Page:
Episode 26 of the second season of Legal Podcast: “The Case of the AUB Workers and the Dismissal Epidemic in Lebanon”
In light of the rapid spread of dismissals since early October 2019, the last of which was the dismissal of more than 850 male and female workers at the American University of Beirut, workers in Lebanon are facing something similar to a pandemic. According to studies, the number of workers’ dismissal reached around 160,000 cases before the end of 2019. The outbreak of covid-19 exacerbated the “dismissal pandemic” as the unemployment rate in the country reached 40% and the poverty 50%. The situation today can be considered similar to the situation a hundred years ago during the time of famine and the Spanish influenza pandemic, days before the fall of the Ottoman Empire. After shedding the ligh on the issue in the end of 2019 following the economic collapse, we want to highlight again the endeavor of some employers to anticipate losses by getting rid of the burden of salaries. Some employers are rushing to reduce the salaries of their employees or even to dismiss employees collcetively under two main pretexts: Economic reasons and force majeure, often without taking into account the provisions of the labor law in this regard, especially in terms of the necessity to inform the Ministry of Labor and consult with it in this regard.
This practice would not have been possible had it not been for the culture of disregard for legal texts promoted in the hostile space of neoliberalism, in contrast to weak institutional protections for workers in Lebanon (whether at the level of trade unions, the Ministry of Labor, or even the judiciary). However, the primary function of the law is to define this concept of justice through redistribution and control of power. Indeed, the function of the labor law in particular goes further to find a general system of social protection for workers (ordre public social) through which the the employers’ oppression and exploitation of workers is prevented.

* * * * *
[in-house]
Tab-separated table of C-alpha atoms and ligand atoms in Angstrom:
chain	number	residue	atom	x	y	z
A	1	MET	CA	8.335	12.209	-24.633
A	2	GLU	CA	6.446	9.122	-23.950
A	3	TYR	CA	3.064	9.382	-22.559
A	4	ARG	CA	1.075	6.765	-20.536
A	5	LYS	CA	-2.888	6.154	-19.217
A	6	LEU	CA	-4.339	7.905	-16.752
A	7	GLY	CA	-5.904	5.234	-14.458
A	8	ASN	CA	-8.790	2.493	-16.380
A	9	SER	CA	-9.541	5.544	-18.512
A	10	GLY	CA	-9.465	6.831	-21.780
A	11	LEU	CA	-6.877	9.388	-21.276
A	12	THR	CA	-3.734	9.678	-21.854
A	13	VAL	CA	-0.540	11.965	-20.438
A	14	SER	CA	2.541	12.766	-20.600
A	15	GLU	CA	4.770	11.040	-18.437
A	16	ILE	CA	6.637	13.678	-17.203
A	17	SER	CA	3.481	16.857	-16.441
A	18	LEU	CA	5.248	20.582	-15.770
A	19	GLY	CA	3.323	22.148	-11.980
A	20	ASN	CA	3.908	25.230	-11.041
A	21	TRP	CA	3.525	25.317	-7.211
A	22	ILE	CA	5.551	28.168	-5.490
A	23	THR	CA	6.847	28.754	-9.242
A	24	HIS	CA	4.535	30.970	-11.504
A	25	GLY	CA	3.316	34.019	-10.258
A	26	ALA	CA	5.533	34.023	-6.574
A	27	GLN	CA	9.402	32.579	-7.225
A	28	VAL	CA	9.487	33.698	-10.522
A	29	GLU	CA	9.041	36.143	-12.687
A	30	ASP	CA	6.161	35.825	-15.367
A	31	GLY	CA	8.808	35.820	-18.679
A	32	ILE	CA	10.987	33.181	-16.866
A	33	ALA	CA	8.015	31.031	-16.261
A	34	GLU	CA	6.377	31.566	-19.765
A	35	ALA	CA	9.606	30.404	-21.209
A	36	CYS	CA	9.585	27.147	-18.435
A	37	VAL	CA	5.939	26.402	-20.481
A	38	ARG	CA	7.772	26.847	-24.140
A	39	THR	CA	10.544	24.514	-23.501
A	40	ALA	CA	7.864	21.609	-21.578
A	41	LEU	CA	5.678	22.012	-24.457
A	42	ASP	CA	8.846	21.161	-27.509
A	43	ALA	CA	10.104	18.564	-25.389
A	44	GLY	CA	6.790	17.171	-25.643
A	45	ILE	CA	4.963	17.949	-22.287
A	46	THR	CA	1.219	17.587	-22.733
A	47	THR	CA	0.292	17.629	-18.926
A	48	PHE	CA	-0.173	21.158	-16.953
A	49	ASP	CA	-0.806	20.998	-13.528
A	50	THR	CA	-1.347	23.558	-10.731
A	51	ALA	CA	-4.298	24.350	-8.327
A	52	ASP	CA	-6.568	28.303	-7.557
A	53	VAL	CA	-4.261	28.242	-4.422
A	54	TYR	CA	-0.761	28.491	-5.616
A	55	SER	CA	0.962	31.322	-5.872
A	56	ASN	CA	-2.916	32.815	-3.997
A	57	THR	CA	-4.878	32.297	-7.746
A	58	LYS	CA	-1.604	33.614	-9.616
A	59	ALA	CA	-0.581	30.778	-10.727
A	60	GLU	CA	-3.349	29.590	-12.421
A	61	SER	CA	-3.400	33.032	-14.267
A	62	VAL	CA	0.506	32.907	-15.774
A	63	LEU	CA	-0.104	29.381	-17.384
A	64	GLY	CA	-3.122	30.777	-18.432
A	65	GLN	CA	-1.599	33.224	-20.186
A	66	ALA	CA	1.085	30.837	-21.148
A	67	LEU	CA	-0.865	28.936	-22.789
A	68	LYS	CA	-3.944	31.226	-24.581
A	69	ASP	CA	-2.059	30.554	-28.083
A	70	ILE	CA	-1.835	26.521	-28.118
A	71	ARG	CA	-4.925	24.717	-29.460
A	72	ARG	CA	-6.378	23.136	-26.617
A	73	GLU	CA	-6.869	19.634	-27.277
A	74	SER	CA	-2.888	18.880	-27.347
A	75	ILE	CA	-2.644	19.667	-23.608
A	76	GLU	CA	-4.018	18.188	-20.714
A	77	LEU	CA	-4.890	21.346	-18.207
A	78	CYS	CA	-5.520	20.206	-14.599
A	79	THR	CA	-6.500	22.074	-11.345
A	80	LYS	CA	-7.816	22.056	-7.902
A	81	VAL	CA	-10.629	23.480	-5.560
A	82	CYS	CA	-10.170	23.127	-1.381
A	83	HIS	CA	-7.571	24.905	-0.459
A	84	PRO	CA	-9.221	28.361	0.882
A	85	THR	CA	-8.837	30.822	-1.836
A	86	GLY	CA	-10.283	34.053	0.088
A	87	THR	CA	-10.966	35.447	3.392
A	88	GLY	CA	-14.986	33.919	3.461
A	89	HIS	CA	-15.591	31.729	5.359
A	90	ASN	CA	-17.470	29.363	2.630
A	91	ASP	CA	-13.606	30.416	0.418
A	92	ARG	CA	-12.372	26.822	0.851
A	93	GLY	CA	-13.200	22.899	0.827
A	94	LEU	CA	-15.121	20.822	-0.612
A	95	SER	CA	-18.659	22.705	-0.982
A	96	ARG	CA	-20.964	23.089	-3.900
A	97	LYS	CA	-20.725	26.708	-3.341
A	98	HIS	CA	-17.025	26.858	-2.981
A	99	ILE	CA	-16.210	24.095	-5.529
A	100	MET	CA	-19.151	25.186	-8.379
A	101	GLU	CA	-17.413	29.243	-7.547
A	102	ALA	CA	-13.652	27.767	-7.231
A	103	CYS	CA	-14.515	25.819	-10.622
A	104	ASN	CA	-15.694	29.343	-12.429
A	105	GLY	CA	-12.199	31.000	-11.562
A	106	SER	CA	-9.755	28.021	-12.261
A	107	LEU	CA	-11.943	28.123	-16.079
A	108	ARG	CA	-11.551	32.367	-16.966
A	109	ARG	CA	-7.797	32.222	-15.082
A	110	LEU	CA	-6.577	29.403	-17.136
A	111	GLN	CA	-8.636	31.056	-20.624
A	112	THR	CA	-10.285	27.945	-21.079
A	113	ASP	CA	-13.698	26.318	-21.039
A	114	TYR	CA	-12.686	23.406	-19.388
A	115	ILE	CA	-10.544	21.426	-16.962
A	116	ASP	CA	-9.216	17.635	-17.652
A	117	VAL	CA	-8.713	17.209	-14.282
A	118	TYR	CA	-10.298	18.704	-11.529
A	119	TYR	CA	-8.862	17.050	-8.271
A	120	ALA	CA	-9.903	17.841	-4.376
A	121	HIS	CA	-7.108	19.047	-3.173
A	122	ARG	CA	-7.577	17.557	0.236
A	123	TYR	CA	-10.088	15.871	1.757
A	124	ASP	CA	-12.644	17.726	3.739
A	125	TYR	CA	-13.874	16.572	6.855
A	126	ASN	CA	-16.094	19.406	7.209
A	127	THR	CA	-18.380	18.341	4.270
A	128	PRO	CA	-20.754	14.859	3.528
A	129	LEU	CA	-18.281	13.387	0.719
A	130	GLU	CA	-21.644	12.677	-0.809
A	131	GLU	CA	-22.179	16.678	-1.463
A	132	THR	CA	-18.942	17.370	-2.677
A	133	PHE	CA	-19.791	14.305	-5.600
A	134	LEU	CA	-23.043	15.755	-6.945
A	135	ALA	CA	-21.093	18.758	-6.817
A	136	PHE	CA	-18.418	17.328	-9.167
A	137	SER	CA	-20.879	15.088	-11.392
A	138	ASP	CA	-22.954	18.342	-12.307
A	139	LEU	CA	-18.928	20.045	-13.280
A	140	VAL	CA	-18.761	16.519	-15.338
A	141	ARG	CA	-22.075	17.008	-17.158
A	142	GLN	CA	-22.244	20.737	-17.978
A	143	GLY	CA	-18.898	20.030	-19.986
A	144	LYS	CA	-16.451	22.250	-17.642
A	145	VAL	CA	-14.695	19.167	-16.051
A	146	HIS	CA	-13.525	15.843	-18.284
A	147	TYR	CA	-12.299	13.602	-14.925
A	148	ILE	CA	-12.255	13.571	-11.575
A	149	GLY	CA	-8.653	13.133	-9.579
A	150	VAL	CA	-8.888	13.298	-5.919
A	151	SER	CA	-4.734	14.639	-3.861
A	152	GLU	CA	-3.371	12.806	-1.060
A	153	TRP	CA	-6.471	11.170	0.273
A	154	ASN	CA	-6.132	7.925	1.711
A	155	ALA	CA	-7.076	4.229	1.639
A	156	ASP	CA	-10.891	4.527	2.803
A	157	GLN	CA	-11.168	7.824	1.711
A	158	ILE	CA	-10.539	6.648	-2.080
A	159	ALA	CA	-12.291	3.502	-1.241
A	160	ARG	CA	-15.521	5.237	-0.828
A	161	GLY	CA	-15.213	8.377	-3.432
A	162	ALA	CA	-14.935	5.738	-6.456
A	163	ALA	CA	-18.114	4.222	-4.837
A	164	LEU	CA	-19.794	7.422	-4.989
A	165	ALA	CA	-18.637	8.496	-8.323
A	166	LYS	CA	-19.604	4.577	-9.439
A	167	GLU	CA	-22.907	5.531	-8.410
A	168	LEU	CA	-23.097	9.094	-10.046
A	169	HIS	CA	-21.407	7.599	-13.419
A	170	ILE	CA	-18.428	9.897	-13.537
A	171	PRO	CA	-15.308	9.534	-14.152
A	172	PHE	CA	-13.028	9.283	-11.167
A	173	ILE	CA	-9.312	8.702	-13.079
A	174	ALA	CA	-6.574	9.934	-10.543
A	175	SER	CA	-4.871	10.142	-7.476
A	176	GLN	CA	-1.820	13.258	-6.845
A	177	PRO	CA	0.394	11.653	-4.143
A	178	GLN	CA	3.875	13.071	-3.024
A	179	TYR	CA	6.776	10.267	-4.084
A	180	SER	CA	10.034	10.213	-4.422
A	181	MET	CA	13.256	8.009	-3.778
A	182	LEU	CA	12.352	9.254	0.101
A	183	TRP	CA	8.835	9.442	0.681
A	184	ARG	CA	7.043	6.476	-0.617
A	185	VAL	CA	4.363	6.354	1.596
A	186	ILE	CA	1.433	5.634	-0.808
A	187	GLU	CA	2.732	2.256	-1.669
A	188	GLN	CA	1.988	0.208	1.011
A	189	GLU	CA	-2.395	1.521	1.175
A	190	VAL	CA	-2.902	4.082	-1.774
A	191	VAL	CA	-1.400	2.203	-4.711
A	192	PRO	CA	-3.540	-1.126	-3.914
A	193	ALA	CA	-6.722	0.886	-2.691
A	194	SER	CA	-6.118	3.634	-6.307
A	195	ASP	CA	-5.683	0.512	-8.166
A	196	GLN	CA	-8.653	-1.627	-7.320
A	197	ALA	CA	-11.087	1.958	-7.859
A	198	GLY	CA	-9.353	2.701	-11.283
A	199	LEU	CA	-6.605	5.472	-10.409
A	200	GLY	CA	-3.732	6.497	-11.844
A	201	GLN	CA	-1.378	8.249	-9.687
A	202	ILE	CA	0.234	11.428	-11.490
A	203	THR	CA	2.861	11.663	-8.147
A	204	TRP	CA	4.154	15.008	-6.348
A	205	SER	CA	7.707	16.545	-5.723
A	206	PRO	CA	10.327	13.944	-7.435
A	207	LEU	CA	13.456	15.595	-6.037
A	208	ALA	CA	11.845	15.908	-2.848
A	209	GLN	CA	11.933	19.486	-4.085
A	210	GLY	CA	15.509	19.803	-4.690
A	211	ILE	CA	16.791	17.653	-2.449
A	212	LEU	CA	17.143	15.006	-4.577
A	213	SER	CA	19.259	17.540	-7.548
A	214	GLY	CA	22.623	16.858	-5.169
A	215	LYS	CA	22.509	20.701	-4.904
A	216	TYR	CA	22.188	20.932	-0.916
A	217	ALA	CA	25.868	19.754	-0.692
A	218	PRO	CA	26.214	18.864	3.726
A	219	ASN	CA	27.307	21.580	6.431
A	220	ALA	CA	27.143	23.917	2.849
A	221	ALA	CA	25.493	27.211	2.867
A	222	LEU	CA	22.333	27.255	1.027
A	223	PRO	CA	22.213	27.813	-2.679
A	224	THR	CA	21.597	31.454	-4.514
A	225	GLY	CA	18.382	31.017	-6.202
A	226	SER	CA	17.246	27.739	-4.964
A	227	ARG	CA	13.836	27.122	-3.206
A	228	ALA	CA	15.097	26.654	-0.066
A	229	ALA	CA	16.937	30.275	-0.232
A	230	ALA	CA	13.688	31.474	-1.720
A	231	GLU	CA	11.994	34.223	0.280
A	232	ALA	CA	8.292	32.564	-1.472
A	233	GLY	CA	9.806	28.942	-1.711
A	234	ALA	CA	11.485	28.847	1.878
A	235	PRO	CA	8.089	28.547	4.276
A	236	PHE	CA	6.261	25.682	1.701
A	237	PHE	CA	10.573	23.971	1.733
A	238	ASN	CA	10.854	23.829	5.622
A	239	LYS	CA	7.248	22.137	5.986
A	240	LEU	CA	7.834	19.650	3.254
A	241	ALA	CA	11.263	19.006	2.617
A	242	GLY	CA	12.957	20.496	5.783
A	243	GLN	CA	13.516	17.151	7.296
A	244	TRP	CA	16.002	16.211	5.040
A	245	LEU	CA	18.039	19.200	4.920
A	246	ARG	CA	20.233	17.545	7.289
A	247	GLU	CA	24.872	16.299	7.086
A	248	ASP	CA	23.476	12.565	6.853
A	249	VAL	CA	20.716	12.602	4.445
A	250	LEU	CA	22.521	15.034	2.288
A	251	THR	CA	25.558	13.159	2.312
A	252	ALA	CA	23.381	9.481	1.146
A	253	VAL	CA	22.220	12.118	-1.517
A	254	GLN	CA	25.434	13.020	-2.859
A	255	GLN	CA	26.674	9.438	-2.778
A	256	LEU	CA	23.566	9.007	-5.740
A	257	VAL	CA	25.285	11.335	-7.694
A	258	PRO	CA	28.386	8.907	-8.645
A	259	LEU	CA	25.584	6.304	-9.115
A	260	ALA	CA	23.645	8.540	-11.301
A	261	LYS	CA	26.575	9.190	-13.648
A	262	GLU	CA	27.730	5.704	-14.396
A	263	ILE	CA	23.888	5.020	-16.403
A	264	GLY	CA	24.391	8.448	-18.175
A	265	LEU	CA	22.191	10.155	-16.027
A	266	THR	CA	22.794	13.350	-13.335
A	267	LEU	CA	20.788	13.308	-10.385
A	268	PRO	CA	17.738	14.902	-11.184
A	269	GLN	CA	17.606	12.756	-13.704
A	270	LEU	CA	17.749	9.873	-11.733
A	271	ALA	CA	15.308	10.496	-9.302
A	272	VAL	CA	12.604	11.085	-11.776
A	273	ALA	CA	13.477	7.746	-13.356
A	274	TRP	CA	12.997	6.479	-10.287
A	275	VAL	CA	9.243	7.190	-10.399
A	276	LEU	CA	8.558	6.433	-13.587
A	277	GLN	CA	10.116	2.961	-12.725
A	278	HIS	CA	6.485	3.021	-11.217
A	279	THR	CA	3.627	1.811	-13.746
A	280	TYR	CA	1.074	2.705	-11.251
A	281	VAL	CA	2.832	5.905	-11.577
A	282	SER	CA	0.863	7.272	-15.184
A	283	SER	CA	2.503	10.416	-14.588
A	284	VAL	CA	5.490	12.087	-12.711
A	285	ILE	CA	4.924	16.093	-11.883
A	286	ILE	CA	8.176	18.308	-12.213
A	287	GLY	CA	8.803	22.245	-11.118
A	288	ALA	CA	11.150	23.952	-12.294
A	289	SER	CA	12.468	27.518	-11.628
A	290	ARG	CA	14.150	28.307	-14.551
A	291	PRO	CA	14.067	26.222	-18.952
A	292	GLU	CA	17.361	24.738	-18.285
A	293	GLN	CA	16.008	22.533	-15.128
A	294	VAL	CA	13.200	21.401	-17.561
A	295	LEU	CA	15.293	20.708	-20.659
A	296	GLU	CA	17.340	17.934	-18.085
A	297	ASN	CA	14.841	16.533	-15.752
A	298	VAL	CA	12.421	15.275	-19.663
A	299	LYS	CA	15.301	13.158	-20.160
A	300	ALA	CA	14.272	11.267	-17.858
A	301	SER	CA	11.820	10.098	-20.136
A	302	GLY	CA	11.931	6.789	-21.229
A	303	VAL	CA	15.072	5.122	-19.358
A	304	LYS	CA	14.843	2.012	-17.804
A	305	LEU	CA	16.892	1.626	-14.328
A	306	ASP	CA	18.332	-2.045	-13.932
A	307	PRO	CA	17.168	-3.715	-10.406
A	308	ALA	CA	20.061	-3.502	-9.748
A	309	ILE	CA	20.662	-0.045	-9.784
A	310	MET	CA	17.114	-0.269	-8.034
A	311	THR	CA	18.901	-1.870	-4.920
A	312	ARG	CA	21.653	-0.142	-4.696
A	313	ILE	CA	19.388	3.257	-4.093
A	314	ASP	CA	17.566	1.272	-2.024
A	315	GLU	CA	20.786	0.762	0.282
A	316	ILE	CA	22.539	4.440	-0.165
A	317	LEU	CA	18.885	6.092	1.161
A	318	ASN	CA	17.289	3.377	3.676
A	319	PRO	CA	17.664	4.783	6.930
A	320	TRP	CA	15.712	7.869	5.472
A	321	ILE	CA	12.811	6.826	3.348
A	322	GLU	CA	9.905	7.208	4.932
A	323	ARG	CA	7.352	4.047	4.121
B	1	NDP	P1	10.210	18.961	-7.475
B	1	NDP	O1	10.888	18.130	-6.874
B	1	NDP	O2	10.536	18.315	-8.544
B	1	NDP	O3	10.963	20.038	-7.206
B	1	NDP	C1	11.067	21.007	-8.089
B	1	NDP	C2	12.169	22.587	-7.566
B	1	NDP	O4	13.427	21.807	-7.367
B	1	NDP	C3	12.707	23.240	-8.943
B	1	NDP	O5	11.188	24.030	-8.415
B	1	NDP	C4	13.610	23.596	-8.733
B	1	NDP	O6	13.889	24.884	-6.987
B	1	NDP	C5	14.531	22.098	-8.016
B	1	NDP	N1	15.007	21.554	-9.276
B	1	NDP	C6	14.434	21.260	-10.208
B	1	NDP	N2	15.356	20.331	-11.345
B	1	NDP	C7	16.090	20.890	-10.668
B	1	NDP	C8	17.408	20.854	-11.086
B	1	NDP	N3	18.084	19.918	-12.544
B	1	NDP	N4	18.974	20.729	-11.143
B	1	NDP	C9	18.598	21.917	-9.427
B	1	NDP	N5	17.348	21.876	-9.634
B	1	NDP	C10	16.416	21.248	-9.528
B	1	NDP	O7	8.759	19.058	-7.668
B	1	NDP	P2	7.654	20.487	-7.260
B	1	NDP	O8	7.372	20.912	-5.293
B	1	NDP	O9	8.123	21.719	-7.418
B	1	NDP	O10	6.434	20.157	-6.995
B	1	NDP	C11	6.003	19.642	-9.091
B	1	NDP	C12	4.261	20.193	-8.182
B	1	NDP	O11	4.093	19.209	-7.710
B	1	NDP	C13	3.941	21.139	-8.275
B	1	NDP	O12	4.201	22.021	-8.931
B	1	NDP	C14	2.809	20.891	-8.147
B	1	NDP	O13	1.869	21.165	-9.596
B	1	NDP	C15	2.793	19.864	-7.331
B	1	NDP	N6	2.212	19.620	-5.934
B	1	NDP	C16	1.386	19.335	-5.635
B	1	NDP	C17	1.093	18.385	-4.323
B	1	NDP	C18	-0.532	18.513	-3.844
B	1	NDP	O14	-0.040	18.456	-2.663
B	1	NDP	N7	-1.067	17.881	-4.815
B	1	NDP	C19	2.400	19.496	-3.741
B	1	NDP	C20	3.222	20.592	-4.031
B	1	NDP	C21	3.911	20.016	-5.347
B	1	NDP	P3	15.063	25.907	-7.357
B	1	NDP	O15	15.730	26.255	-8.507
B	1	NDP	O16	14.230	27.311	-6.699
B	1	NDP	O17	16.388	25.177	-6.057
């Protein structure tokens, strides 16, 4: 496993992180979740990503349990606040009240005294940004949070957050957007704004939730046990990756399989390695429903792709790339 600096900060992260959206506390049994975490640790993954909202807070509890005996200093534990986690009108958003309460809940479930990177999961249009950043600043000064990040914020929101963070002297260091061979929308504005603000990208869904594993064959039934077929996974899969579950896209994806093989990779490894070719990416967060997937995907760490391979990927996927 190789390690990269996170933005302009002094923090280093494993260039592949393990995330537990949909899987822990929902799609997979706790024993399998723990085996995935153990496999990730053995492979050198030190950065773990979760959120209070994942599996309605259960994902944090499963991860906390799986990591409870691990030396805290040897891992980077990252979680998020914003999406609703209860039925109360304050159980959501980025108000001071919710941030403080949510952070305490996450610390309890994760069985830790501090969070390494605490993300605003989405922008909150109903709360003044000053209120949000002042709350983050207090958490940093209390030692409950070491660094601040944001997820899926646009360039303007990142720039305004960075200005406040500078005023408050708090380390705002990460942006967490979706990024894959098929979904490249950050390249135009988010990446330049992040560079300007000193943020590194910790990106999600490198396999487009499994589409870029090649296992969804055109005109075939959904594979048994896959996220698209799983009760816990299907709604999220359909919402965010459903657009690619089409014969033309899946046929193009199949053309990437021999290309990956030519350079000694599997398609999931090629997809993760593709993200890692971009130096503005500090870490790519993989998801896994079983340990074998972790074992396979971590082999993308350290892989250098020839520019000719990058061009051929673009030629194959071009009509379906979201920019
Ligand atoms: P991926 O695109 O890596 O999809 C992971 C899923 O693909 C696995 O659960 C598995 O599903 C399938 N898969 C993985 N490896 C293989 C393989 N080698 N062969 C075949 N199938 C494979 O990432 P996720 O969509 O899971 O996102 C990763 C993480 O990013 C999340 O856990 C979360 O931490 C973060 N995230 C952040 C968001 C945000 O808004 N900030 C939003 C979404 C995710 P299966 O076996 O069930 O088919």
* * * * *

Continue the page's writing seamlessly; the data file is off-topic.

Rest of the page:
So what about the termination of work contracts under the pretext of economic reasons or a force majeure, which is used by employers today due to the economic collapse and the outbreak of the Corona to pay their wages? In conventional civil law logic, it may seem counterintuitive. It is recognized that there is an economic collapse in the country and that the outbreak of the Corona has formed a force majeure for a number of institutions and sectors, which justifies the termination of contracts. But this abstract logic assumes that the parties to the contract are equal, and it does not take into account the balance of power in labor relations, nor does it take into account the worst social and economic catastrophe that the country has witnessed. How does this law protect workers in times of collapse? What is the engineering it puts in place to achieve equitable social justice far from “justice of the interests of the most powerful”? Consequently, what are the available options for workers in times of collapse to access justice and preserve their rights?
For more information on this issue, press the following links:
The Ministry of Labor is distancing itself in the American University case: Collective Payment Arbitration
Where is the spring of the workers in the time of collapse?